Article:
We Maharashtrians love to pour a generous amount of melted ghee (clarified butter) over it just before serving. Trust me, it tastes awesome!

masale bhaat

Serves 2

2-3 tbsp oil (canola, sunflower, corn, vegetable)

½  tsp mustard seeds (rai/mori)

½  tsp cumin seeds (jeera)

1 tsp turmeric powder (haldi)

1-2 pinches asofoetida (hing)

½ cup peas, fresh or frozen thawed (or any of the veggies from the list above)

1 cup Basmati rice

2 ½  cups water

salt, to taste

½  tsp red chilli powder

1½ tsp Maharashtrian Goda/Kala Masala (Some Indian stores in the US carry this masala. If you just can’t find it, you can use the regular Garam Masala)

grated coconut, fresh or frozen thawed (optional for garnishing

fresh cilantro/coriander, finely chopped for garnishing

ghee (clarified butter optional)

Rinse the basmati rice in water and set aside.

Heat oil in a large pot and add mustard and cumin seeds along with the turmeric powder and pinch of aesofoetida.

When the seeds splutter, add the peas and sauté for a min. Add the rice and sauté for another min or so.

Season with salt, goda/kala masala and red chilli powder. Add water, mix well and cook covered for 15-20 mins on medium-low heat, stirring once in a while, till the rice soaks up all the water and is well cooked.

Garnish with fresh cilantro and grated coconut. Serve steaming hot with a teaspoon of melted ghee.

Tomato Saar

(Curry leaf -scented Tomato Broth)

Tomato Saar is a spicy, curry flavored tomato broth and is a classic culinary creation of the state of Maharashtra. It’s a very well-balanced combination of flavors – slightly sweet, slightly tangy, slightly spicy and slightly salty. It’s a nice change of pace from the usual tomato soup. Maharashtrians like to pour it over steamed white rice or Masale Bhaat or simply slrup it all up like a soup.

tomato saar

Serves 2-4

1 lb tomatoes, halved (Alternatively, use 2 cans of  readymade tomato soup)

water, as required

2-3 tbsp oil (canola, sunflower, corn, vegetable)

½  tsp mustard seeds (rai/mori)

½  tsp cumin seeds (jeera)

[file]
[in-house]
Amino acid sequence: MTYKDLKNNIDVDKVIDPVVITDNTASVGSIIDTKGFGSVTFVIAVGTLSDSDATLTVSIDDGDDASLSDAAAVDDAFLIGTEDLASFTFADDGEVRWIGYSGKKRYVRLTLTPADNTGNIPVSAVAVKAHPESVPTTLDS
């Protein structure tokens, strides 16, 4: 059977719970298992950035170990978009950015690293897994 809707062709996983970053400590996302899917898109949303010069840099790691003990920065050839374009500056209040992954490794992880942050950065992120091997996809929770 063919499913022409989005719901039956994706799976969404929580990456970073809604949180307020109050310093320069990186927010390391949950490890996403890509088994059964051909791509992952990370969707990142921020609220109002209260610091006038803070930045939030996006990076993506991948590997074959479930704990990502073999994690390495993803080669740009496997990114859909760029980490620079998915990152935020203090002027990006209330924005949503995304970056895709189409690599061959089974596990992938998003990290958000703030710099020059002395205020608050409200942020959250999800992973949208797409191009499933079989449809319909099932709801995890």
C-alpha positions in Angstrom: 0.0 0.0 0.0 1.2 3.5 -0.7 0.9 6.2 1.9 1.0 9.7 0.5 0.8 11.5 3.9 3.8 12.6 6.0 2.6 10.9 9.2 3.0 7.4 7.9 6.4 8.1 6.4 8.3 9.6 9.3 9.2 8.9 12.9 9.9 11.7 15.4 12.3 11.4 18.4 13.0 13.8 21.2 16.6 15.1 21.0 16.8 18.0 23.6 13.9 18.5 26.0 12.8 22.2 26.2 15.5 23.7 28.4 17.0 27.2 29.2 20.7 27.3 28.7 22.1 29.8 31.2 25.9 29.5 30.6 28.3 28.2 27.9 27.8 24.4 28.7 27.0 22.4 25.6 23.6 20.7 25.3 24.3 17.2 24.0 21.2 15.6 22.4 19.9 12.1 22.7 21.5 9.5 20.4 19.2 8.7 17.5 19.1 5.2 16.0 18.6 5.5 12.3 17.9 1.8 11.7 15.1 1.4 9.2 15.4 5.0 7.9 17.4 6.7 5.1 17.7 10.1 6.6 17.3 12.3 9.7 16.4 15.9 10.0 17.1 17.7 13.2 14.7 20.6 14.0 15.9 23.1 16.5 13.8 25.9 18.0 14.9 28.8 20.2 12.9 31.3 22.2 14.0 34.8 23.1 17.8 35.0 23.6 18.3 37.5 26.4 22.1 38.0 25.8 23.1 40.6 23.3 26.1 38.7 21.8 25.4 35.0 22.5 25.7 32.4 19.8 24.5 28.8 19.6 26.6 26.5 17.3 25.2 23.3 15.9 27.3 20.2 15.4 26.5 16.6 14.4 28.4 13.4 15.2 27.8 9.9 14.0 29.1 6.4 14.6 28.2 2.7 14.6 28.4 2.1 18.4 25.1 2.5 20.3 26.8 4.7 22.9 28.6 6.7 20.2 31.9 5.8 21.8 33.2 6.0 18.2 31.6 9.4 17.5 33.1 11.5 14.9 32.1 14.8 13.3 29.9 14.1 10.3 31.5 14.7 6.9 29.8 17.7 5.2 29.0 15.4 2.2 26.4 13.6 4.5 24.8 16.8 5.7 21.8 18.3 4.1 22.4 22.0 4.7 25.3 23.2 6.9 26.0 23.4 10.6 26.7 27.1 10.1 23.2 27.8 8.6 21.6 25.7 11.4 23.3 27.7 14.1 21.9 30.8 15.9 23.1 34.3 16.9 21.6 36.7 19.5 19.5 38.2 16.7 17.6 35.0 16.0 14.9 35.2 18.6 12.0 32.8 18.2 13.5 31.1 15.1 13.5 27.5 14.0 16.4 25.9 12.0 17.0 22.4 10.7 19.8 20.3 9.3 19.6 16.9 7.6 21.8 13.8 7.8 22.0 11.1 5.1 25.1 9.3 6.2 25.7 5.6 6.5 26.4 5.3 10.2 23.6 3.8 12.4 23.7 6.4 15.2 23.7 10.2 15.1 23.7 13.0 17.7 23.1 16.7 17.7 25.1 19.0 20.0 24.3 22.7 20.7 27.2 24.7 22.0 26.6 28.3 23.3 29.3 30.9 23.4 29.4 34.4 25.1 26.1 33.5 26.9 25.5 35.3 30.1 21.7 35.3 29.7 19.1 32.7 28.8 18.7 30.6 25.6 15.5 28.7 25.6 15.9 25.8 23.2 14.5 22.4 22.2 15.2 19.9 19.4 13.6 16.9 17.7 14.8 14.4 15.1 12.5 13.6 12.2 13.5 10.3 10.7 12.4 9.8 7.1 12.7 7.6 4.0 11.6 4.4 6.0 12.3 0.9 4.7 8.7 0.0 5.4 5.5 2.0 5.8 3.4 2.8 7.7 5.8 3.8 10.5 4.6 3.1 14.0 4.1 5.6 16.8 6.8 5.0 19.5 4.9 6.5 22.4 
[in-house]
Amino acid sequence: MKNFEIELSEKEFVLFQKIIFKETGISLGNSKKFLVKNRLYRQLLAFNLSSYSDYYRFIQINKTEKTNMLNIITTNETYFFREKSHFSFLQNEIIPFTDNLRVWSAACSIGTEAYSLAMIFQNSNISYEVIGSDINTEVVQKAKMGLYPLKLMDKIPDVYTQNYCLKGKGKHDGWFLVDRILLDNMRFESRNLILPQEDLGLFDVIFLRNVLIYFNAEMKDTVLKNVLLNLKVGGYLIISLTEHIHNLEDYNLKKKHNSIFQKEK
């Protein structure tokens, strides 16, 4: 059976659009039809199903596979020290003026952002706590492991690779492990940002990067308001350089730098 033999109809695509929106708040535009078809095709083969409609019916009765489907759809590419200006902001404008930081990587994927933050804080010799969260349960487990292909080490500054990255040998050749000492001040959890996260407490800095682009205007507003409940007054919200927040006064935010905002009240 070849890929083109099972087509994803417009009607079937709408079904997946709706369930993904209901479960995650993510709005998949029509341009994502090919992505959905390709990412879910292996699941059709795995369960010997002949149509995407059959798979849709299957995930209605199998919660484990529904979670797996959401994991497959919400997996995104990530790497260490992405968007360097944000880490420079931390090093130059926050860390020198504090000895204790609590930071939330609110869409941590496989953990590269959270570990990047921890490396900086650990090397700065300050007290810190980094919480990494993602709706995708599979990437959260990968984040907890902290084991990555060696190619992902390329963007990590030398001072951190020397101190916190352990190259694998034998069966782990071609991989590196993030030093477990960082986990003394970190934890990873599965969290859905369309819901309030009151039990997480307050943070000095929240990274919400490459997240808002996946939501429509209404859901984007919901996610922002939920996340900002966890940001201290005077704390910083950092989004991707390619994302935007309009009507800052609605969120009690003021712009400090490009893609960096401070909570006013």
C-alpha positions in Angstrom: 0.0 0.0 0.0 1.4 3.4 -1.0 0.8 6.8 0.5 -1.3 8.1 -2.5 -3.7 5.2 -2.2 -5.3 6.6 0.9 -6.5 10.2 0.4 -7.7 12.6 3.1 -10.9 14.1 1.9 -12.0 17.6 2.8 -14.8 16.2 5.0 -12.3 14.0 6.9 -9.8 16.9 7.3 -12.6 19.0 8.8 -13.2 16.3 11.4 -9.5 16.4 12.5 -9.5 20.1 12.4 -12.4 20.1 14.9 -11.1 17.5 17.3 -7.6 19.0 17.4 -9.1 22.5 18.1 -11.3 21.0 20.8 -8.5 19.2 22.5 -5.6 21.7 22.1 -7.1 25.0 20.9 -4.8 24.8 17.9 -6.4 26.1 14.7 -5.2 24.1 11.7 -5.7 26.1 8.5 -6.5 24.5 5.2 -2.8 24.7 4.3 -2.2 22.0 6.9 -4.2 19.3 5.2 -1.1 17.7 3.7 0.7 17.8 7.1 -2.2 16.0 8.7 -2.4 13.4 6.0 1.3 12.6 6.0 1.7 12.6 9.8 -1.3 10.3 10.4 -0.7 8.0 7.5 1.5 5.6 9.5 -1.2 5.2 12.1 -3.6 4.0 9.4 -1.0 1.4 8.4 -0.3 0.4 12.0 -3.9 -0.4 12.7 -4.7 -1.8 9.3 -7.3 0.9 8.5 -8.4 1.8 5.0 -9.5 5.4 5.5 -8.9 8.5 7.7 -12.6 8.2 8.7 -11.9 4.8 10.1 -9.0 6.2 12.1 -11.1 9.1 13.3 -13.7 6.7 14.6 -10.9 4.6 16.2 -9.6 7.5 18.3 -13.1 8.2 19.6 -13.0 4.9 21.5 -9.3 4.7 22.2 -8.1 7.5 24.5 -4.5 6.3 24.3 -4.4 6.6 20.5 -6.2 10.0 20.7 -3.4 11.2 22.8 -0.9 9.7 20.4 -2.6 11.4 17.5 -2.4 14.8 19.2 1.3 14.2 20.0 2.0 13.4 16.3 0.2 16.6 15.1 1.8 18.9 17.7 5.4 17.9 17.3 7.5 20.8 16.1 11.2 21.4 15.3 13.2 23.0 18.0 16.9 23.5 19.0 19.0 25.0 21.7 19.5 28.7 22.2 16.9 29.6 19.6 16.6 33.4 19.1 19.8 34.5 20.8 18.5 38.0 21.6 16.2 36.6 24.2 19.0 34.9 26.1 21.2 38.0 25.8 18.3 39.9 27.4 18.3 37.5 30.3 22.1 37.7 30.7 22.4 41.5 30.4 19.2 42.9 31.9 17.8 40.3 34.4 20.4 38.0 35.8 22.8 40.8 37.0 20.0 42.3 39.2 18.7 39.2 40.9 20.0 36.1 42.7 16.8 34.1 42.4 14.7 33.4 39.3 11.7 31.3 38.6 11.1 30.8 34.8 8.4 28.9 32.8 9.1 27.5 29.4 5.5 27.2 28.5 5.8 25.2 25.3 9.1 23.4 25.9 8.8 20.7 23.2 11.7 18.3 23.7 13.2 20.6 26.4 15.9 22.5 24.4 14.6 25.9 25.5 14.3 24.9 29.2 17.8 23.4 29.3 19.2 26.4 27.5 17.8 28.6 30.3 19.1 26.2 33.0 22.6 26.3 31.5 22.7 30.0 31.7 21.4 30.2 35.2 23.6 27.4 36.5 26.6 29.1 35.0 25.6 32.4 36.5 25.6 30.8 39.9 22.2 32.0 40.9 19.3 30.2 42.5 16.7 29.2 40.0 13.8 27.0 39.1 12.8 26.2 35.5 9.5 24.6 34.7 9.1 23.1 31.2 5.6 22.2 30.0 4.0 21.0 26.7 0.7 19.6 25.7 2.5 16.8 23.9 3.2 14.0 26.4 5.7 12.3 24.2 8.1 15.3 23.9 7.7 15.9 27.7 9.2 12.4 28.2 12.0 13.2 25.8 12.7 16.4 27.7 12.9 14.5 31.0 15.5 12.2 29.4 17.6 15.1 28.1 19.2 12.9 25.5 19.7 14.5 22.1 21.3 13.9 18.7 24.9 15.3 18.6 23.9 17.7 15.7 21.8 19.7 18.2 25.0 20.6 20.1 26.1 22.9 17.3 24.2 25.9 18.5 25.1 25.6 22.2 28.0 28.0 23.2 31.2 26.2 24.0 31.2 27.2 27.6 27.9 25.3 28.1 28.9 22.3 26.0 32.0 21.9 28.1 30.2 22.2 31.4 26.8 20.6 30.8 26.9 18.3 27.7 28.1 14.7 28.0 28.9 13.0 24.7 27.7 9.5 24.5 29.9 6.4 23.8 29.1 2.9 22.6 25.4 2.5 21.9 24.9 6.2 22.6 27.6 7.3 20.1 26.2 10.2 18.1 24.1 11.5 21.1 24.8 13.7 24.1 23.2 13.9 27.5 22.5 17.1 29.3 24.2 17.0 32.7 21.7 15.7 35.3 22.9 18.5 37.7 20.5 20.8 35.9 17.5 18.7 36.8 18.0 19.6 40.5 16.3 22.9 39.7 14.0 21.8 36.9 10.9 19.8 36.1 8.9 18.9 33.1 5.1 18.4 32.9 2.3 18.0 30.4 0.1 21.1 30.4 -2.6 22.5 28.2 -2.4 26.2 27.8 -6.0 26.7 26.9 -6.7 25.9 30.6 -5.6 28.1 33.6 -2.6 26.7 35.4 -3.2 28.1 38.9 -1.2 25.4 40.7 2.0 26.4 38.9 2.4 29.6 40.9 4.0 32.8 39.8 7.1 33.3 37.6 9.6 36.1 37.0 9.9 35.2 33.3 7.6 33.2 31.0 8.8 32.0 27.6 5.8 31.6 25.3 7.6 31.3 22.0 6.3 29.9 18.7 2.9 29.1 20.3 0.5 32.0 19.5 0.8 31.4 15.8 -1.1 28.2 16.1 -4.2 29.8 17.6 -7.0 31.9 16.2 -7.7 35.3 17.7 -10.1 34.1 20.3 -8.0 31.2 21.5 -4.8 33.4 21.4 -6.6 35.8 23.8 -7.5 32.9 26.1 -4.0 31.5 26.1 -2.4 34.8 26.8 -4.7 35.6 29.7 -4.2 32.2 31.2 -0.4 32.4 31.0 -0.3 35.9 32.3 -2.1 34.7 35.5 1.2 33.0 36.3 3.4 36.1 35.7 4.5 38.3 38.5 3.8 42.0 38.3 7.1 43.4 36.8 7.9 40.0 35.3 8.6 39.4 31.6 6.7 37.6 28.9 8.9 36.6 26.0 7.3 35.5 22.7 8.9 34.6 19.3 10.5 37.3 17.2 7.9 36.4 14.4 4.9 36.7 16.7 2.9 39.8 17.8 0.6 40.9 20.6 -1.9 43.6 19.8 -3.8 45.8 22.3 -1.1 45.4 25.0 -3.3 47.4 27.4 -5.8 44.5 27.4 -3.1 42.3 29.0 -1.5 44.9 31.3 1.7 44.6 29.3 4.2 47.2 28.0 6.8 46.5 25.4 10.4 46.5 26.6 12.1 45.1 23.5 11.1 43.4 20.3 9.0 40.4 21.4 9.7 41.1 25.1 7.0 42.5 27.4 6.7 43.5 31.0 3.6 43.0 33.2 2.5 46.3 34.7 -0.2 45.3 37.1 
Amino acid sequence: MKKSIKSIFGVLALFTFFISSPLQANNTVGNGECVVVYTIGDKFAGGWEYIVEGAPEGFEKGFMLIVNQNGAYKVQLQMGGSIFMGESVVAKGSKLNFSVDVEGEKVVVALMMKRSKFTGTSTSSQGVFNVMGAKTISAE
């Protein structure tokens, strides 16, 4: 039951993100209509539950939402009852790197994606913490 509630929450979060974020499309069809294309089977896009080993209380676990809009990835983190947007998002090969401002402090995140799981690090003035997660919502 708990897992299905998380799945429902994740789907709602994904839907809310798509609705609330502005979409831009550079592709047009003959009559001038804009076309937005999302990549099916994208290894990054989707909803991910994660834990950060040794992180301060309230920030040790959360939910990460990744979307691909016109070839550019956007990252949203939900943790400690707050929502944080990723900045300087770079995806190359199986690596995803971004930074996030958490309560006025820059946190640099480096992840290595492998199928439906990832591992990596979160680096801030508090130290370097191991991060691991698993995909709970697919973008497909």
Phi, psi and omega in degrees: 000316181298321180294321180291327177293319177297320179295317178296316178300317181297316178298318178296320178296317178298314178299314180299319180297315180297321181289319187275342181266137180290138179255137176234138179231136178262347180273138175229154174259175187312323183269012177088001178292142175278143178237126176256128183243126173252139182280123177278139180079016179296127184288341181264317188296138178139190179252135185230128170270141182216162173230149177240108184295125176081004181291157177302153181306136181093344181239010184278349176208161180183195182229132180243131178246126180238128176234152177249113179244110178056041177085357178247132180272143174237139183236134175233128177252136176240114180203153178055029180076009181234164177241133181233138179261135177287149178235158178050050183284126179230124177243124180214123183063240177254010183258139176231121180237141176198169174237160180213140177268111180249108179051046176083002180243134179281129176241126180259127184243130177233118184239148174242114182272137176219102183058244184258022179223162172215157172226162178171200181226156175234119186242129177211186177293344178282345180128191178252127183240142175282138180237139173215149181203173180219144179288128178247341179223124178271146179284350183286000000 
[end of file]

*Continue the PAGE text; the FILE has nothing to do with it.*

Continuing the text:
1 tsp turmeric powder (haldi)

1-2 pinches asofoetida (hing)

4-5 curry leaves

salt, to taste

½  tsp red chilli powder

½  tsp sugar

grated coconut, fresh or frozen thawed

fresh cilantro/coriander, finely chopped

Place the tomatoes in a large pot and pour water till they are just immersed in it. Bring it to a quick boil over meduim-high heat and then reduce the heat till the tomatoes cook peel and get soft and mushy. Alternatively, pressure cook the tomatoes, letting the cooker whistle for 3-4 times and then simmering for 5 mins.

Let it cool and purée the tomatoes along with the water used for cooking in a blender or in the same pot using a hand blender. Pass it through a sieve to remove the skin pieces.

(Ignore the above two steps if using readymade tomato soup)

Heat oil in a large pot and add mustard and cumin seeds along with the turmeric powder, a pinch of asofoetida and the curry leaves.

When the curry leaves and seeds splutter, stir in the puréed tomato. Season with salt, sugar, red chilli powder and stir in the coconut and cilantro.

Simmer till ready to serve.

Flower Hirva Rassa

(Caulifower in Green Curry)

The most popular vegetable preparation is “batatyachi bhaji” (stir-fried baked potatoes) but I like to make this spicy, rich cauliflower stew that goes very well with the pooris. It’s another Maharashtrian classic preparation in which cauliflower is braised in a sauce that is spiced with a little garam masala, onions and  the Maharashtrian “Hirwa Masala” made with grated coconut, ginger, garlic, green chillies and fresh green cilantro. You can add other vegetables like potatoes, peas and carrots or simply leave the cauliflower simmering in the fragrant green curry till it gets soft and mushy.

flower hirva rassa

Serves 2-4

1 medium cauliflower, cut up into small florets and rinsed well

1 small onion, finely chopped

2-3 tbsp oil (canola, sunflower, corn, vegetable)

½  tsp mustard seeds (rai/mori)

½  tsp cumin seeds (jeera)

1 tsp turmeric powder (haldi)

1-2 pinches asofoetida (hing)

1-2 dry red chillies (optional)

1 cup Hirva Masala

1½ tsp garam masala

½ cup peas, fresh or frozen thawed

¾ – 1 cup of water

salt, to taste

fresh cilantro/coriander, finely chopped for garnishing

In a pan or kadhai heat oil and add turmeric powder, cumin and mustard seeds along with asofoetida and dry red chillies (if using). When the seeds start to splutter, add finely chopped onion and fry till translucent. Add the “hirva masala”, garam masala, salt and fry for 8-10 minutes, till oil seperates from the masala.

Add the cauliflower florets along with peas. Stir in  water and cook covered for about 10-15 minutes on medium heat till the cauliflower absorbs all the flavors and cooks in the masala-flavored broth.

flower hirva rassa

Garnish with fresh cilantro/coriander. Serve hot with poori, chapati or tawa roti.


(Balloon Bread)

Pooris are deep-fried Indian version of  the unleavened, whole wheat flatbread and are well known for their characteristic puffed up balloon-like shape. A perfectly puffed up  poori is pale golden brown in color and is an interesting combination of textures – a crispy, microfilm top and a soft, slightly thick bottom. Everyone has their own way of kneading, rolling and frying so that every poori puffs up to a perfection!